Justice Wright proposed that the crucial question under Ground 3 could be formulated as being whether, in all the circumstances, the Chief Commissioner was misusing or abusing the processes of the Tribunal by seeking to raise before it an issue which had already been determined against the Chief Commissioner in the District Court appeal. The Court held there was no abuse of process because, among other reasons: the question of whether the Plaintiff was not the licensee during the relevant period had not been determined adversely to the Chief Commissioner in any prior proceedings; the Chief Commissioner was not involved, nor could he be equated with the prosecution, in the District Court appeal: ; and the questions in each set of proceedings were quite distinct and the evidence was very different: .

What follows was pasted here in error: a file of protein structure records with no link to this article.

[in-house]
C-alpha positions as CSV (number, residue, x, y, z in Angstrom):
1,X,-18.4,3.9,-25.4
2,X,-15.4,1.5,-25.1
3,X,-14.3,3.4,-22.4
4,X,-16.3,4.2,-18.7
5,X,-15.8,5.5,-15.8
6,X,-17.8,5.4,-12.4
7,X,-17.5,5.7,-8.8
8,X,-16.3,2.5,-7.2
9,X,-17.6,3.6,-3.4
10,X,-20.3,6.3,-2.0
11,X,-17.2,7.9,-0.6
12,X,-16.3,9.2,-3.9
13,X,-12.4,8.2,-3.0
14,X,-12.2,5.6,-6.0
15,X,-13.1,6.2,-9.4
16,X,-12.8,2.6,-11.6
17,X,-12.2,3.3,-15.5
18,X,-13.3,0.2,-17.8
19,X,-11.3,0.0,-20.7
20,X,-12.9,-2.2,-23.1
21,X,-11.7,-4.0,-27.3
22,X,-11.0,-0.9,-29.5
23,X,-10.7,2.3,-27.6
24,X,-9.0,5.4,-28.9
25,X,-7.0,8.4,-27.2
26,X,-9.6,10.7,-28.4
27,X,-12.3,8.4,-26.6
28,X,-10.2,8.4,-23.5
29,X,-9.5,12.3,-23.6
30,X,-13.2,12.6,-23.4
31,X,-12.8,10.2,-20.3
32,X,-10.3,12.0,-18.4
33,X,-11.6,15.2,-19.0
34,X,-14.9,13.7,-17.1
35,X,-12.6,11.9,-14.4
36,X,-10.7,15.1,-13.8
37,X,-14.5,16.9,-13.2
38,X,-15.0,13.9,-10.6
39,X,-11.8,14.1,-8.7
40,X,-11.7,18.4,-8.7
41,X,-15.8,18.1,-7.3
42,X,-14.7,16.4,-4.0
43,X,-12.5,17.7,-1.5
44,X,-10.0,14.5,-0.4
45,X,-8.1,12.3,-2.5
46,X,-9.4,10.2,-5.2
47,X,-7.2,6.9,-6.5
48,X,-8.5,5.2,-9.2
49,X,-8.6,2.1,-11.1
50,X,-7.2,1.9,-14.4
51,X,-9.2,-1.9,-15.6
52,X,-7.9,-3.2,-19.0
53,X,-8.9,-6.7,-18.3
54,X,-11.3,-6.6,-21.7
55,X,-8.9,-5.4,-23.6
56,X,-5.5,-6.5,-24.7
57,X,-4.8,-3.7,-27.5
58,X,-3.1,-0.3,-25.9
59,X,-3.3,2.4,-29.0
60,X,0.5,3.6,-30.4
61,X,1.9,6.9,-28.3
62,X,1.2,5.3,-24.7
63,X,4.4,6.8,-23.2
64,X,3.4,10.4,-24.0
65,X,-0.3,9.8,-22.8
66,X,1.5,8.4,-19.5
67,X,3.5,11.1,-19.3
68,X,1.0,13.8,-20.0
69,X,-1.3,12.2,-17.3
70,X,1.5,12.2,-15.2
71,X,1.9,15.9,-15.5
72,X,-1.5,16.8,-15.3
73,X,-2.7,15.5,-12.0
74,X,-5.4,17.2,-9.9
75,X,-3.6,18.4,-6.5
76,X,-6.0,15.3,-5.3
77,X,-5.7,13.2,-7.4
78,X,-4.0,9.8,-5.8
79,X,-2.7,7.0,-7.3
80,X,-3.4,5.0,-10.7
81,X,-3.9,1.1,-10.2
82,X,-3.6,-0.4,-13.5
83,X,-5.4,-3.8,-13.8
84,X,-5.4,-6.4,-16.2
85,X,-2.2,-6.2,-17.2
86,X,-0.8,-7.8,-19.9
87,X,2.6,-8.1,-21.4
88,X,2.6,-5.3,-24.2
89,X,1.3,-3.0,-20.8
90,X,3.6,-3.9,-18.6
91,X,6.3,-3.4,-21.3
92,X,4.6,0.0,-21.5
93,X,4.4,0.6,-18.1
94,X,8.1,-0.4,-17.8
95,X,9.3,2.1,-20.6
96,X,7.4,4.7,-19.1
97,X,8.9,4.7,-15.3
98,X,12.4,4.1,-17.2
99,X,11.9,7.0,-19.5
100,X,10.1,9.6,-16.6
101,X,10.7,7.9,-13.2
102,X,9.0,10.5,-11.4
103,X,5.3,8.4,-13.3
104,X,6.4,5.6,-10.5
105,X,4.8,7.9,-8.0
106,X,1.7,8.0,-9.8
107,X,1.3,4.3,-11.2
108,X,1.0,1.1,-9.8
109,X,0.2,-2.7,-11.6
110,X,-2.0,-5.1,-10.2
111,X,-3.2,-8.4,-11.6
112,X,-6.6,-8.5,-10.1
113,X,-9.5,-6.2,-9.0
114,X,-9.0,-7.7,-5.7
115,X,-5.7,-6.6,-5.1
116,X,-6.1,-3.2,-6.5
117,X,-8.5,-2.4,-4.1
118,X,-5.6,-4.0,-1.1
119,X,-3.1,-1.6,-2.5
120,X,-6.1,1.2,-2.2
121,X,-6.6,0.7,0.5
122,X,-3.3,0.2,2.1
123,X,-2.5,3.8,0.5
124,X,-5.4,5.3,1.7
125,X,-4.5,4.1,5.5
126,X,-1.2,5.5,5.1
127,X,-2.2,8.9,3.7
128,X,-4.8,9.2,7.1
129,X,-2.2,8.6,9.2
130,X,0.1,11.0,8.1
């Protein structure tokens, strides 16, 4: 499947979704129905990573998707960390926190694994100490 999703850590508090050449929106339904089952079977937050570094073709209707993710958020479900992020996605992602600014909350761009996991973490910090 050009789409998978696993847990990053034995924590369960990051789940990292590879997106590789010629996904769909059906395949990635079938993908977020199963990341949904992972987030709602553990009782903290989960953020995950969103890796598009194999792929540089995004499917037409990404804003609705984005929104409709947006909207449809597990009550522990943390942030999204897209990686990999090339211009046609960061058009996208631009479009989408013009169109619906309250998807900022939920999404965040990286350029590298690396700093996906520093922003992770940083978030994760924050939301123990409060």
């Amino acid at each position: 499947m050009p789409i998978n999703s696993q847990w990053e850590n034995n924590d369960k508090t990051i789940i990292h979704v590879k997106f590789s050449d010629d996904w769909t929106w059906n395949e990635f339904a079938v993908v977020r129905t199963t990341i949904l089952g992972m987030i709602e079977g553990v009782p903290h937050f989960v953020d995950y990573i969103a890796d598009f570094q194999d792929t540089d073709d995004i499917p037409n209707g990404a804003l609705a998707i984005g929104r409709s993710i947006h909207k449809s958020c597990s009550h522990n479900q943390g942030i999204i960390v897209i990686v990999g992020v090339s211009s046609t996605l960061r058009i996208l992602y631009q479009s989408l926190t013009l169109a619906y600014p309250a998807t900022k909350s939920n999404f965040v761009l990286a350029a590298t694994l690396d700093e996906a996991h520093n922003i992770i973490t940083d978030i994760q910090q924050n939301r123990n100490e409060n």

Accordingly, his Honour refused leave to appeal on the basis of Ground 3, and held that even if leave to appeal should be granted, the appeal on this ground should be dismissed.
The Court ordered that the Summons filed on 13 February 2018 is dismissed.
After hearing oral submissions on costs, the Court ordered that the Plaintiff pay the Defendant’s costs as agreed or assessed.